Maybe its about being realistic so as to not create expectations that are too high?

    Like

     
  6. aishasoasis

    January 8, 2014 at 1:19 pm

    It’s been my observation coming from a big family that children are very perceptive and they know themselves better than anyone else. If they perceive the praise they receive is a lie, then it won’t have the desired effect. I don’t think it’s a question of praise or don’t praise – just don’t falsely praise – keep your encouragement grounded in the truth, and don’t use flattery either, it’s so transparent!

    Like

     
    • 3rdCultureChildren

      January 8, 2014 at 2:25 pm

      I agree. As a grown-up child who faced very low self-esteem issues, and as a mother of growing children. Growing up, I felt a lot of pressure from my parents to ‘always succeed’… and they would tell others [their adult friends] how ‘well-behaved’ and describe the [always raising] school grades their daughter had… It did create a lot of expectation, and unnecessary pressure… Now, I see the world with completely different eyes: I was able to battle the low-self esteem and reinvent a ‘better, more confident’ myself… 😮 I’m totally against the false praise, but will always keep up with the encouragement – thanks again for stopping by and sharing your thoughts! Have a happy & successful 2014 [and this is no false praise! :o]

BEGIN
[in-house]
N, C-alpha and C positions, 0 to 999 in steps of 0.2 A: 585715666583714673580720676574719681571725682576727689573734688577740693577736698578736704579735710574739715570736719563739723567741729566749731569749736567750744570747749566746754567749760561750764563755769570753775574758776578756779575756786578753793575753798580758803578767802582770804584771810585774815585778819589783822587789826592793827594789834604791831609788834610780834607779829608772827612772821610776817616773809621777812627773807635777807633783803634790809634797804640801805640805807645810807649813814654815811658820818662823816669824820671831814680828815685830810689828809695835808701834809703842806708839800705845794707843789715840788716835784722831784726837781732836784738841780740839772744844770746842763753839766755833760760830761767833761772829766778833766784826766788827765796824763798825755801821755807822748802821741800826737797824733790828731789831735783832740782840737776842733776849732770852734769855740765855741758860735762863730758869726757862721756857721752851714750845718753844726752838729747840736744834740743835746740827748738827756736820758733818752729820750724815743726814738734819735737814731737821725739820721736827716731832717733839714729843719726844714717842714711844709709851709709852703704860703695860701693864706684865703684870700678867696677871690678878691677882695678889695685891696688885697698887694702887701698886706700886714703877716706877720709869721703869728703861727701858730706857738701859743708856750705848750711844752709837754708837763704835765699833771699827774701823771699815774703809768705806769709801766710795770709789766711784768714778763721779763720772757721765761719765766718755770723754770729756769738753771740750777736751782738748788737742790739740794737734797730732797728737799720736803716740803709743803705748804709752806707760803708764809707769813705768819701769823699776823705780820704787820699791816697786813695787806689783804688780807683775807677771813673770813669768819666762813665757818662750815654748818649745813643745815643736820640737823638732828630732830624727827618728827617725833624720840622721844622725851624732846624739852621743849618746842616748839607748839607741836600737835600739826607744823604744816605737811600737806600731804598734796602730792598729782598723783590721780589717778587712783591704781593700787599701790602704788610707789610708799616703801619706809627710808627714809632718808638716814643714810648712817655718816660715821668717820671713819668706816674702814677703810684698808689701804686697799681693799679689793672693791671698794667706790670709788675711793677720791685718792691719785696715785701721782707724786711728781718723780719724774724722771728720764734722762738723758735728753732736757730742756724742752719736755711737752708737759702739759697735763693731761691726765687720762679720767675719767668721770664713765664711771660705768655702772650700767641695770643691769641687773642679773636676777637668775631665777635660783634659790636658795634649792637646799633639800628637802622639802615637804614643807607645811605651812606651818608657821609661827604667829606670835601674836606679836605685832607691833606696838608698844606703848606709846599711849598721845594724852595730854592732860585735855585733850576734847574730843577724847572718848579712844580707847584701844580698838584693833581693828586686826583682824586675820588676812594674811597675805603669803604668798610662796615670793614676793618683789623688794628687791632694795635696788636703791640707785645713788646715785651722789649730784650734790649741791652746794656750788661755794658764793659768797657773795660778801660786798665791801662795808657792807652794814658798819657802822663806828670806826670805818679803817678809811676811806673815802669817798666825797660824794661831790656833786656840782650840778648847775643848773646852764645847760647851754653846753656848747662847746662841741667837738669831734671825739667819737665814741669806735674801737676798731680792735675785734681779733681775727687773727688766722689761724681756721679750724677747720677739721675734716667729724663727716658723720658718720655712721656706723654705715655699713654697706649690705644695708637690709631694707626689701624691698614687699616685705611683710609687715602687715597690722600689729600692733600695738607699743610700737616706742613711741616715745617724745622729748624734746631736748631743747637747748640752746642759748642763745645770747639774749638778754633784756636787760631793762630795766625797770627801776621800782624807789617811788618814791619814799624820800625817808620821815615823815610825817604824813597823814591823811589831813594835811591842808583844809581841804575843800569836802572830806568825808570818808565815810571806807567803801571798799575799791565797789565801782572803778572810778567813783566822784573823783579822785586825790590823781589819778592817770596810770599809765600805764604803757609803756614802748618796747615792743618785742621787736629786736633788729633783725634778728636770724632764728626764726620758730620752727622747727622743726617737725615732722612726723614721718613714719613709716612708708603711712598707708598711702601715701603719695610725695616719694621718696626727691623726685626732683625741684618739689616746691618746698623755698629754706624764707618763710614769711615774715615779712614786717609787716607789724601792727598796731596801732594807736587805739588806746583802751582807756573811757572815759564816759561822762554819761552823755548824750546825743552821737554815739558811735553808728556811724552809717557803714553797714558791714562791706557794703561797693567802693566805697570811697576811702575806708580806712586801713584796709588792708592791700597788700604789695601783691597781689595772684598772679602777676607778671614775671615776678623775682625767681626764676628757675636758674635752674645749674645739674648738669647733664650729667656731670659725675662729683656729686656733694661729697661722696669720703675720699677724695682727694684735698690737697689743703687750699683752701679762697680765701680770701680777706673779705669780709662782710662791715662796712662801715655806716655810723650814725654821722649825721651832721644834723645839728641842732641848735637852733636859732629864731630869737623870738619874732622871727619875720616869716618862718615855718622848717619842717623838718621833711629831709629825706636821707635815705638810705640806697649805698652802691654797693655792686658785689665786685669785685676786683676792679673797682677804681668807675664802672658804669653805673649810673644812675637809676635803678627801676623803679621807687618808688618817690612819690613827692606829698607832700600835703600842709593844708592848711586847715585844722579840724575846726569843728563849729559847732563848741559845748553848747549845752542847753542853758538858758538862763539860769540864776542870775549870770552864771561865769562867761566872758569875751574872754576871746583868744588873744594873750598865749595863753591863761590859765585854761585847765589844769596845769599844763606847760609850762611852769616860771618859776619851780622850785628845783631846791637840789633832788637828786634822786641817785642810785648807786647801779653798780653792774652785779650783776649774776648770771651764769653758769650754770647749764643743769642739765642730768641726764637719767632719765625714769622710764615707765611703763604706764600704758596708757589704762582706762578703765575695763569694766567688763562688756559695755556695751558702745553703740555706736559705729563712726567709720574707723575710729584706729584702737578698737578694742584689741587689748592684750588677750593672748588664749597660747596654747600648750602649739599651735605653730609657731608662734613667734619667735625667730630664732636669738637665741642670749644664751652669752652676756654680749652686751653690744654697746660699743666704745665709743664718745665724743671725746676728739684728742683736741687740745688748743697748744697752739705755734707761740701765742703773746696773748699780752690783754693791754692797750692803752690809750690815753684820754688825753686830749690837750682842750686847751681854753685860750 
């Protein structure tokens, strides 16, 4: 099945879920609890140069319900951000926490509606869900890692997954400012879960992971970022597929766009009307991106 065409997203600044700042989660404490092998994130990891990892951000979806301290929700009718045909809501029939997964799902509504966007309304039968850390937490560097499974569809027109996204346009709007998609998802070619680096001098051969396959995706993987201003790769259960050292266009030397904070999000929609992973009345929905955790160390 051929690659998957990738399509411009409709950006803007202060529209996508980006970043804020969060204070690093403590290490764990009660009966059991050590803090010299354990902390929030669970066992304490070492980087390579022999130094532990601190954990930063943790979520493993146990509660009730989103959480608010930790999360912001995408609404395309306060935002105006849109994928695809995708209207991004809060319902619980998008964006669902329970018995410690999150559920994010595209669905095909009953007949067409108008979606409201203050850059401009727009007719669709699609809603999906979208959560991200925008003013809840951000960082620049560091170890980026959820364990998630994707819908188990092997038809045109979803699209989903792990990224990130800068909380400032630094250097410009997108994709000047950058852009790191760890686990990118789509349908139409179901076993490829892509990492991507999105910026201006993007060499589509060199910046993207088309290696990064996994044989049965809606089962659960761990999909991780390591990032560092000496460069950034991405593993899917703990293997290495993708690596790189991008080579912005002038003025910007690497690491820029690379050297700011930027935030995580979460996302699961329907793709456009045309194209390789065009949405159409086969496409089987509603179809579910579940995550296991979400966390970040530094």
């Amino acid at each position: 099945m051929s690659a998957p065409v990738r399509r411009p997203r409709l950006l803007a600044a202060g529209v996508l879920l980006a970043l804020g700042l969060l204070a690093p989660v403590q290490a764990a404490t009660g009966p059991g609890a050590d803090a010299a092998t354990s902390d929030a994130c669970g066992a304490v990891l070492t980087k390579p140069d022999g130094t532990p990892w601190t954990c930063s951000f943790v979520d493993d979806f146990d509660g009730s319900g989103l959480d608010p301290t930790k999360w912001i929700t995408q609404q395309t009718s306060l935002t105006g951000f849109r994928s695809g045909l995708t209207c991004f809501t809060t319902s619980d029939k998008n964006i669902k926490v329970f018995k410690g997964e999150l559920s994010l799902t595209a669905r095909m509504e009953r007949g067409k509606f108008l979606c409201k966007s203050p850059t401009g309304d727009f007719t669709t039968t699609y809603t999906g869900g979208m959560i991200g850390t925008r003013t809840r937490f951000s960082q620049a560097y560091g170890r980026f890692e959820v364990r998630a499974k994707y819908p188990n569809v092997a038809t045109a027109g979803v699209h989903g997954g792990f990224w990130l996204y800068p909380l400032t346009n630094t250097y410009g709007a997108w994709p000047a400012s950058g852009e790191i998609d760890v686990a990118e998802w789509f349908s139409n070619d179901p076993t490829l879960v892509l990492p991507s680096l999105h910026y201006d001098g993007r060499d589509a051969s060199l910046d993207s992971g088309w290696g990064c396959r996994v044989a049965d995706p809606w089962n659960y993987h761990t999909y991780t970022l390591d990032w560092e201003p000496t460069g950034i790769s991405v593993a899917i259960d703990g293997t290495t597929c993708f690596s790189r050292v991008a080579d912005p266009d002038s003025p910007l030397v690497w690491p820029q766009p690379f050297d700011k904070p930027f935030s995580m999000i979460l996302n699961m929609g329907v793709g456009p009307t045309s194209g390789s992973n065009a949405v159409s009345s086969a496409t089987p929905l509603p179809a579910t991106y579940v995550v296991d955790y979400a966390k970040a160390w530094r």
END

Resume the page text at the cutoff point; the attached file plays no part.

Like

       
      • aishasoasis

        January 8, 2014 at 4:38 pm

        Thank you! Very wonderful and important discussion! ;^)

        Like

         
        • 3rdCultureChildren

          January 8, 2014 at 7:40 pm

          Just trying to add to the pot! 😮
          Hope the discussion keeps on growing… feel free to share it! [and thanks for doing so!]

          Like

           
  7. Susan

    January 8, 2014 at 12:51 pm

    http://wp.me/pTYEI-2bc My sentiments exactly today!

    Like

     
    • 3rdCultureChildren

      January 8, 2014 at 12:55 pm

      Thank you very much, Susan! For taking the time to stop by, sharing your link and adding to the conversation! 😮

      Like

       
      • Susan

        January 8, 2014 at 12:56 pm

        Very welcome and loved your post!

        Like

         
        • 3rdCultureChildren

          January 8, 2014 at 12:58 pm

          Thank you! I was reading your post, and stopped at the ‘image’ of my own child leaving his book on the kitchen table… and my heart racing… so right! They’ll survive the trauma… and every single one after the ‘library day fiasco’…

          Like